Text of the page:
The length of the inlet zone and the value of the intersection angle can vary depending on the polymers in question and the volume of pre-impregnated rovings being inserted. A length between 35 and 50 mm and an angle between 1 and 20 depending on the particulars described seem particularly well suited.

The length of the die must be such that, depending on its temperature, which is less than the thermal breakdown temperature of the thermoplastic polymer, the latter is molten at the core of the sheet as it emerges from the said die.

The thickness of the die gap can be adjusted to allow the production of sheets of various thicknesses, leading to profiles of greater or lesser volume. This thickness adjustment can be made by any conventional means capable of affecting the spacing of the gap, for example, screw or spring systems by which the opposite side of the die can be moved apart or together.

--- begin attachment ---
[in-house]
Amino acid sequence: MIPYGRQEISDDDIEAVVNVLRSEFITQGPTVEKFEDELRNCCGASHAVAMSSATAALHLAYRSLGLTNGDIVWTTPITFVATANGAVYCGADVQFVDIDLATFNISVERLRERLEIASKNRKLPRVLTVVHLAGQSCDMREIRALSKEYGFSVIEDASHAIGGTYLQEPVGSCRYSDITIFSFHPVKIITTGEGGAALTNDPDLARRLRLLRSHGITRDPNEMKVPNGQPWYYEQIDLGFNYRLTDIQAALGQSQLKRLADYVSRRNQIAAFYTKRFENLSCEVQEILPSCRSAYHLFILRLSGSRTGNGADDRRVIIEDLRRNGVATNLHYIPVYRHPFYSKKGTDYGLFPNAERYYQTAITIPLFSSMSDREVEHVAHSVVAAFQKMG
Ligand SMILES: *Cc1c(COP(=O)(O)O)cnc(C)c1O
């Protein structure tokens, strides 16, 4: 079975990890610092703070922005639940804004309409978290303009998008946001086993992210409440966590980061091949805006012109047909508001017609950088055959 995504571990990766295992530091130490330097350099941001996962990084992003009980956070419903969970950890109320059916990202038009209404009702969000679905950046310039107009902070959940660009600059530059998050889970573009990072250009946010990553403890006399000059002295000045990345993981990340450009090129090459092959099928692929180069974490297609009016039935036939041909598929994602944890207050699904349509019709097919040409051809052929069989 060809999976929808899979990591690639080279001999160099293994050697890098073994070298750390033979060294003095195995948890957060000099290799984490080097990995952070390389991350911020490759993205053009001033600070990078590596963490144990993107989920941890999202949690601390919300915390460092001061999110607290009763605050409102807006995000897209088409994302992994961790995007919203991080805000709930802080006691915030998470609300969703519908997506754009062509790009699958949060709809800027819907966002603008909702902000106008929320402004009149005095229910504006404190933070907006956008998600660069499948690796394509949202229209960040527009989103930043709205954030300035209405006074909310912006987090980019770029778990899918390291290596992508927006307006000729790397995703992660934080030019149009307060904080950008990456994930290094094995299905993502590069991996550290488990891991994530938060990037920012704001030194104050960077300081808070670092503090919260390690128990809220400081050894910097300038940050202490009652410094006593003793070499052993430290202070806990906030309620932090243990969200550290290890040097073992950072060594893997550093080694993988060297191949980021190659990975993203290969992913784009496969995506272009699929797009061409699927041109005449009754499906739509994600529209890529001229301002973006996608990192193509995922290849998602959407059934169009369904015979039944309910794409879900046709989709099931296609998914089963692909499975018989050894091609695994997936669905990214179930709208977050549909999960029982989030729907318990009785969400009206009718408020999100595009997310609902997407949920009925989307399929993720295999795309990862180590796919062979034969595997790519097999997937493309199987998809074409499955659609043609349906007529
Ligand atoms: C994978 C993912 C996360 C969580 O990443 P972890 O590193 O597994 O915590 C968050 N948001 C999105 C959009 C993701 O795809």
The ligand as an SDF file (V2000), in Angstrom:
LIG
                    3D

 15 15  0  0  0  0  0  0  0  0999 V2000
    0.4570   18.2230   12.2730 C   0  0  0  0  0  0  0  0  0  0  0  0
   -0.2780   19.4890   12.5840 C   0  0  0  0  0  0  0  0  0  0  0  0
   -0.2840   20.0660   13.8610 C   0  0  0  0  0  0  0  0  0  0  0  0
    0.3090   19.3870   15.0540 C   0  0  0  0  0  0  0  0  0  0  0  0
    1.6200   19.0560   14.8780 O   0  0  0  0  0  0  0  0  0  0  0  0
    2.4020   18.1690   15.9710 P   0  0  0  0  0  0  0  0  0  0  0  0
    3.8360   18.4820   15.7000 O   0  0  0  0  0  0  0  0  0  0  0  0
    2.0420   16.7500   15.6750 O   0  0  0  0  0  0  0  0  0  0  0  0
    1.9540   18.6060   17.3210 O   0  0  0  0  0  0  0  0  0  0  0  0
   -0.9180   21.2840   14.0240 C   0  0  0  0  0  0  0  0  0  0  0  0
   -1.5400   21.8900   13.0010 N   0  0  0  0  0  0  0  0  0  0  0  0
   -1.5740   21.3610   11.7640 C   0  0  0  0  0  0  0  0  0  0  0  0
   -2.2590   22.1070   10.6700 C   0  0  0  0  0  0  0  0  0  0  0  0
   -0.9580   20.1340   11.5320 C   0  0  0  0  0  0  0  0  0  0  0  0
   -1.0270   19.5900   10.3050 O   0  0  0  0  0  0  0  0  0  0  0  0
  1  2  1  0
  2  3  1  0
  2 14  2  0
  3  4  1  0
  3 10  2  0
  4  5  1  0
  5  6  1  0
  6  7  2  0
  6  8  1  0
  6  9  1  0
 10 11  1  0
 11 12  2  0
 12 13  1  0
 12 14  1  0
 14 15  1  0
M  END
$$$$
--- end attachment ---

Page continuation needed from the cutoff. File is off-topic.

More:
According to the invention, rovings are impregnated using known techniques, for example, by unwinding the rovings in a fluidized bed of thermoplastic polymer in the form of a fine powder. It is also possible to coat the rovings by extruding them through a crosshead die by means of which they can be coated with a layer of polymer and it is also possible to coat the rovings with polymer latex. The rovings, as already mentioned, occur in the form of continuous tufts consisting of a combination of several elementary fibers. These rovings can be formed from mineral or organic fibers, with glass, carbon, and aramid fibers being those most commonly used for reinforcement of plastic materials. The impregnated rovings, combined into bundles, are introduced into the die already described, which is heated so as to melt the polymer. The sheet emerging from the die, kept at a temperature so that the polymer remains in the molten state, is conveyed to a conventional shaping die which gives the sheet the shape of the final article being produced.